An RAF Officer tells an NCO to use captured Luftwaffe personnel to clean up the debris caused by an air raid on one of the RAF bases.

"What about the officers, sir?"

"Give them a bloody shovel!"
 
#8
The first pic Syrup posted looks like Mrs Seagull 1.0.

However I'm sad to hear of Ms York death.

Im sure she was in "they shoot horses don't they?" Beautiful if I remember rightly and very talented.
 
#10
I met the woman. She rented a cottage from me about 5 years ago. It was booked under the name of Fletcher, her real name, so imagine my surprise to see one of the masterbatory fantasies from my youth arrive to pick up the keys.

She had two west highland terriers that got on very well with my lurcher. We went on several walks together but not far as her lungs were shot to bits. Her idea of breakfast was a couple of cigarettes.
 
#13
She was the blue-eyed English rose with the china-white skin and cupid lips who epitomised the sensuality of the swinging Sixties. Sexy and demure by turn, Susannah York, who died yesterday from cancer at 72, held a generation of male admirers in her thrall.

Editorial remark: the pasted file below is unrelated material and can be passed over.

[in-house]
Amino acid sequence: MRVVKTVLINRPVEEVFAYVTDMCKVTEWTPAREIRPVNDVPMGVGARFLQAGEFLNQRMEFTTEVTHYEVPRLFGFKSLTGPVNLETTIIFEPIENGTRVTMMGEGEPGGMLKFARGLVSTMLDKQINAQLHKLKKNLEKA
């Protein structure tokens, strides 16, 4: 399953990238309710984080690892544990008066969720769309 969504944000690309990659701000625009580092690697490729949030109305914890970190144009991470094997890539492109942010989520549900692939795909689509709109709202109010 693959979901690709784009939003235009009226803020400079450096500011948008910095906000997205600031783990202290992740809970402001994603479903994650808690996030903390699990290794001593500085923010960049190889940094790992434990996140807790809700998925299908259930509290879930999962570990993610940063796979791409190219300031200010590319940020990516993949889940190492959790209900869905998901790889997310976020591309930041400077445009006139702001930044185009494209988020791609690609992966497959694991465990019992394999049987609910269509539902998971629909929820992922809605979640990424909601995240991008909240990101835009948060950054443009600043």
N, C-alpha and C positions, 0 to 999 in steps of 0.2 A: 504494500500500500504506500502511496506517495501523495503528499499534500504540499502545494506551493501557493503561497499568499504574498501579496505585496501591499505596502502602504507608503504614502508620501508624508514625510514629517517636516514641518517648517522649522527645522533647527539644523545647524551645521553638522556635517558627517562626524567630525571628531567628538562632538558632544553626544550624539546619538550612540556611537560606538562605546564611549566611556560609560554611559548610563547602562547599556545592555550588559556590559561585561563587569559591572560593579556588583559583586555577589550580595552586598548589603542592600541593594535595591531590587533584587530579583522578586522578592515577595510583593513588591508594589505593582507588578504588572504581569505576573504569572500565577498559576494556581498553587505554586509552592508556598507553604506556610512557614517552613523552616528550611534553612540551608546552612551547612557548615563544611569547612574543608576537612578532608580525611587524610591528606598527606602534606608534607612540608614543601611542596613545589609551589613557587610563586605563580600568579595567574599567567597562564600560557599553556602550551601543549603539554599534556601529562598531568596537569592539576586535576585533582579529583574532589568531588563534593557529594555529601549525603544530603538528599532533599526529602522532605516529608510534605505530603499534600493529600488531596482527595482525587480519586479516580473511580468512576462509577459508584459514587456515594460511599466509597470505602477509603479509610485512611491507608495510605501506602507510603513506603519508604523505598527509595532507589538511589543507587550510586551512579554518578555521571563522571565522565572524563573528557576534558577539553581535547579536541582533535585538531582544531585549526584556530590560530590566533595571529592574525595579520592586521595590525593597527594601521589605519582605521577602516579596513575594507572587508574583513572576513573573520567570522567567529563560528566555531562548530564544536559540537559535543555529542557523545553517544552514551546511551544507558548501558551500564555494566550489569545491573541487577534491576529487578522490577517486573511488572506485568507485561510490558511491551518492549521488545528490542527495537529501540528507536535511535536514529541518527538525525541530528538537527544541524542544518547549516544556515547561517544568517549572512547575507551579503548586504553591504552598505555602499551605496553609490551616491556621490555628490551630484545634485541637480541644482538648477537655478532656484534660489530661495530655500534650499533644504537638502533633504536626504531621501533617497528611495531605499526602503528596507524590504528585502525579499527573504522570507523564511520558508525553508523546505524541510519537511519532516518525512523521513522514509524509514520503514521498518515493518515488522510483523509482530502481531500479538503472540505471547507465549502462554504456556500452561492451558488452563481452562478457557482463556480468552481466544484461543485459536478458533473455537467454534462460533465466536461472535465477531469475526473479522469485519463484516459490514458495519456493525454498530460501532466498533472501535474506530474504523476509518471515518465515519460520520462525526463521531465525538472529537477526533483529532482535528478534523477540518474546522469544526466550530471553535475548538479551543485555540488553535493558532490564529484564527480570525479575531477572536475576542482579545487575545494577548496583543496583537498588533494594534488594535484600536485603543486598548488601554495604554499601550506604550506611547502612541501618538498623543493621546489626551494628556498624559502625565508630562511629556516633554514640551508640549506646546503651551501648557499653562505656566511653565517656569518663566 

Her wide-ranging career, which won her both a Bafta and an Oscar nomination, oscillated between powerful portrayals of either the dutiful woman or the wanton wife. The zenith of her career was surely her roles as Thomas More's daughter in A Man For All Seasons, in 1966, and her passionate performance as the feisty section officer who took on Kenneth More in the acclaimed film Battle of Britain in 1966.
Nice (if unattributed) extract from the Sunday Telegraph there. For me, she will always be the gorgeous, wronged Sophie Western in Tom Jones; she also played a minor role as Guinness' daughter in Tunes of Glory, another '60s classic. I'm sure that oh-so-sweet smile is now lighting up the halls of Valhalla.
 
#14
Nice (if unattributed) extract from the Sunday Telegraph there. For me, she will always be the gorgeous, wronged Sophie Western in Tom Jones; she also played a minor role as Guinness' daughter in Tunes of Glory, another '60s classic. I'm sure that oh-so-sweet smile is now lighting up the halls of Valhalla.